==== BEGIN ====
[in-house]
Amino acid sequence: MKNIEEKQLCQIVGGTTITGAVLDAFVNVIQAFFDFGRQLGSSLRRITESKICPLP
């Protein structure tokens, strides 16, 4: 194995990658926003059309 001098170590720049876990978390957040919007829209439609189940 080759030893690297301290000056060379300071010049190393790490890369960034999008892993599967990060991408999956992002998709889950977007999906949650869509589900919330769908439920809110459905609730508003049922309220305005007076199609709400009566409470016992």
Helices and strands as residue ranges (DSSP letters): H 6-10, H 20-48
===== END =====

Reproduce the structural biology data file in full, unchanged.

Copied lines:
[in-house]
Amino acid sequence: MKNIEEKQLCQIVGGTTITGAVLDAFVNVIQAFFDFGRQLGSSLRRITESKICPLP
């Protein structure tokens, strides 16, 4: 194995990658926003059309 001098170590720049876990978390957040919007829209439609189940 080759030893690297301290000056060379300071010049190393790490890369960034999008892993599967990060991408999956992002998709889950977007999906949650869509589900919330769908439920809110459905609730508003049922309220305005007076199609709400009566409470016992």
Helices and strands as residue ranges (DSSP letters): H 6-10, H 20-48